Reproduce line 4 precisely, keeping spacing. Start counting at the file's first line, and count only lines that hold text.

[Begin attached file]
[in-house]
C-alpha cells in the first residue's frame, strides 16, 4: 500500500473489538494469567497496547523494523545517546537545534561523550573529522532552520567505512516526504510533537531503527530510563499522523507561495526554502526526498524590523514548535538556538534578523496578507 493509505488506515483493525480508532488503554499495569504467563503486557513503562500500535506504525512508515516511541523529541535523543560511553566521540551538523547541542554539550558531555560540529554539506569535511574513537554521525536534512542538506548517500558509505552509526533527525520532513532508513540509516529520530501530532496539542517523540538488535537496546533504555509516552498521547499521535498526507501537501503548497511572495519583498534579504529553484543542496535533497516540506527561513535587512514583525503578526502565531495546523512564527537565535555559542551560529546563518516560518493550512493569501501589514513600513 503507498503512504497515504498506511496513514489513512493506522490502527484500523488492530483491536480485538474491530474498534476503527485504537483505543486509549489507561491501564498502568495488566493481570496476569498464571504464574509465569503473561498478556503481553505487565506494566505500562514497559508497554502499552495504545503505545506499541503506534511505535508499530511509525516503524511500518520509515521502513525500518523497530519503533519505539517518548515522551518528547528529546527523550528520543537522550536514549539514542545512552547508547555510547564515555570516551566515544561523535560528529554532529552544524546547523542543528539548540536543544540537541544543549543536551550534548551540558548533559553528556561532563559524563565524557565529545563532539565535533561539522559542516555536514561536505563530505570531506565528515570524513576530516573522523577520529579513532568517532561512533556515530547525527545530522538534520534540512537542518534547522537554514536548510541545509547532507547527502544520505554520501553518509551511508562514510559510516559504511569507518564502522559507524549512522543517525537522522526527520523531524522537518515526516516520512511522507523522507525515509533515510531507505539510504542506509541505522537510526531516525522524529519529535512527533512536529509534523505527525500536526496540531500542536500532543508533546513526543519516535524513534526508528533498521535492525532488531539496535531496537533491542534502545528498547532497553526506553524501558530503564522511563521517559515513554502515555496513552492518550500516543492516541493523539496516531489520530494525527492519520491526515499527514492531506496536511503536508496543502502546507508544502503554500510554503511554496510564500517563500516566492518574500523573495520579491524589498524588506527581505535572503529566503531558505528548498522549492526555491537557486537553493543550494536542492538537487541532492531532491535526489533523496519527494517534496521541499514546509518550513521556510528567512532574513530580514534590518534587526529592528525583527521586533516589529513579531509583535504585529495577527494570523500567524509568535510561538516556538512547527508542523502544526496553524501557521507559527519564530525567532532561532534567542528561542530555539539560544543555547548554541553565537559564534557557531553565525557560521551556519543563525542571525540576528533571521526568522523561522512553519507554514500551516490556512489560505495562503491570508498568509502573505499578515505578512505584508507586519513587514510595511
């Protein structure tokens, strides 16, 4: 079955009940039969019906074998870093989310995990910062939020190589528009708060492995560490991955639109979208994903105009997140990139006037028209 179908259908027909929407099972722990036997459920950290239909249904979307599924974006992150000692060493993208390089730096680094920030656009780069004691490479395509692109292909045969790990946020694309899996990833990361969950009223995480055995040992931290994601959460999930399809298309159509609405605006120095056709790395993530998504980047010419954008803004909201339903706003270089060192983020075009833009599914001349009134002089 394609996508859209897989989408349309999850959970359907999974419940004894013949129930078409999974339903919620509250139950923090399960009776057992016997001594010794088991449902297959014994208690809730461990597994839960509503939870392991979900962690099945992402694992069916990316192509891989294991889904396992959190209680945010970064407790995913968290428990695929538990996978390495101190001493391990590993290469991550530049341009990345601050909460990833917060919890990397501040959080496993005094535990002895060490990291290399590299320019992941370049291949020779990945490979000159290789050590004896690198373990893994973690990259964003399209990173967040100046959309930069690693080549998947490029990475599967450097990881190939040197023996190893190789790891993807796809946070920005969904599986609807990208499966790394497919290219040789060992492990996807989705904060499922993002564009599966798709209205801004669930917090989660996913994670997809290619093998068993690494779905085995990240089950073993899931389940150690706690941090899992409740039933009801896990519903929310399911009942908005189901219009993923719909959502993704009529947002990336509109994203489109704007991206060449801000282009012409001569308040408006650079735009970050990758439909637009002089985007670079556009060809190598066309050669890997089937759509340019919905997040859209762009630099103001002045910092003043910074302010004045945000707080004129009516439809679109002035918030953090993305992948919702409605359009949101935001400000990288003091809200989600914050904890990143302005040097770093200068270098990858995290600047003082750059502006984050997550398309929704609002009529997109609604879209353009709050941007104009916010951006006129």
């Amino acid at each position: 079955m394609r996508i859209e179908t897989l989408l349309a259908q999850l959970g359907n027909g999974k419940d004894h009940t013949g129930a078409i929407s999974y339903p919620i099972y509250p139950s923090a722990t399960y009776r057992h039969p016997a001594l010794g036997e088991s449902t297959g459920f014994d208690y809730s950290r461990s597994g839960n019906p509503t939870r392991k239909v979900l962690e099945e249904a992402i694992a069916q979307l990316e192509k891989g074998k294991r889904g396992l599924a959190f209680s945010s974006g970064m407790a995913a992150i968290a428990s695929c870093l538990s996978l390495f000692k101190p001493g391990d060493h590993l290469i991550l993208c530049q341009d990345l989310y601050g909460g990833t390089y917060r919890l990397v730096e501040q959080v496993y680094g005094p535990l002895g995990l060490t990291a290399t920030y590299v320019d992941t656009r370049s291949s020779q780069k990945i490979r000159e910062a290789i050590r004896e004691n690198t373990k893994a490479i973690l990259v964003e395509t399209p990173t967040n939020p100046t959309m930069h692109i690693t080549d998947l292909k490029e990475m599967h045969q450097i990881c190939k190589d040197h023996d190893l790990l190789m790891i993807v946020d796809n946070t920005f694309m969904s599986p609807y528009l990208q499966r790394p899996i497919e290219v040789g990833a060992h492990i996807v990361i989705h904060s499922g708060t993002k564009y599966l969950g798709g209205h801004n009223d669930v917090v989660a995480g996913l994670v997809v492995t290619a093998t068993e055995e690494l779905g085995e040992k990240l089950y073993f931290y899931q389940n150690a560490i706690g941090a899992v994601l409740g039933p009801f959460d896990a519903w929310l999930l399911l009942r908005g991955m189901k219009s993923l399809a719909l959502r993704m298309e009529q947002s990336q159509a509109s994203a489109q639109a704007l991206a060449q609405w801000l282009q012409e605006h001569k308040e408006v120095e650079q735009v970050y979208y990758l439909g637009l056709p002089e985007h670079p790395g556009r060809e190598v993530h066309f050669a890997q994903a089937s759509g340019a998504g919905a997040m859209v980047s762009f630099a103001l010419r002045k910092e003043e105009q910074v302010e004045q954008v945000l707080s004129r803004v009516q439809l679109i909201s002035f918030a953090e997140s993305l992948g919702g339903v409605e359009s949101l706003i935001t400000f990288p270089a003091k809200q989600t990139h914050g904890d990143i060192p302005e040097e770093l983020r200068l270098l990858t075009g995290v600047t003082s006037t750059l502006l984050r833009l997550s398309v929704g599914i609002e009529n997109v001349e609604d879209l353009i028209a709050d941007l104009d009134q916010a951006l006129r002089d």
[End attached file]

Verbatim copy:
């Amino acid at each position: 079955m394609r996508i859209e179908t897989l989408l349309a259908q999850l959970g359907n027909g999974k419940d004894h009940t013949g129930a078409i929407s999974y339903p919620i099972y509250p139950s923090a722990t399960y009776r057992h039969p016997a001594l010794g036997e088991s449902t297959g459920f014994d208690y809730s950290r461990s597994g839960n019906p509503t939870r392991k239909v979900l962690e099945e249904a992402i694992a069916q979307l990316e192509k891989g074998k294991r889904g396992l599924a959190f209680s945010s974006g970064m407790a995913a992150i968290a428990s695929c870093l538990s996978l390495f000692k101190p001493g391990d060493h590993l290469i991550l993208c530049q341009d990345l989310y601050g909460g990833t390089y917060r919890l990397v730096e501040q959080v496993y680094g005094p535990l002895g995990l060490t990291a290399t920030y590299v320019d992941t656009r370049s291949s020779q780069k990945i490979r000159e910062a290789i050590r004896e004691n690198t373990k893994a490479i973690l990259v964003e395509t399209p990173t967040n939020p100046t959309m930069h692109i690693t080549d998947l292909k490029e990475m599967h045969q450097i990881c190939k190589d040197h023996d190893l790990l190789m790891i993807v946020d796809n946070t920005f694309m969904s599986p609807y528009l990208q499966r790394p899996i497919e290219v040789g990833a060992h492990i996807v990361i989705h904060s499922g708060t993002k564009y599966l969950g798709g209205h801004n009223d669930v917090v989660a995480g996913l994670v997809v492995t290619a093998t068993e055995e690494l779905g085995e040992k990240l089950y073993f931290y899931q389940n150690a560490i706690g941090a899992v994601l409740g039933p009801f959460d896990a519903w929310l999930l399911l009942r908005g991955m189901k219009s993923l399809a719909l959502r993704m298309e009529q947002s990336q159509a509109s994203a489109q639109a704007l991206a060449q609405w801000l282009q012409e605006h001569k308040e408006v120095e650079q735009v970050y979208y990758l439909g637009l056709p002089e985007h670079p790395g556009r060809e190598v993530h066309f050669a890997q994903a089937s759509g340019a998504g919905a997040m859209v980047s762009f630099a103001l010419r002045k910092e003043e105009q910074v302010e004045q954008v945000l707080s004129r803004v009516q439809l679109i909201s002035f918030a953090e997140s993305l992948g919702g339903v409605e359009s949101l706003i935001t400000f990288p270089a003091k809200q989600t990139h914050g904890d990143i060192p302005e040097e770093l983020r200068l270098l990858t075009g995290v600047t003082s006037t750059l502006l984050r833009l997550s398309v929704g599914i609002e009529n997109v001349e609604d879209l353009i028209a709050d941007l104009d009134q916010a951006l006129r002089d």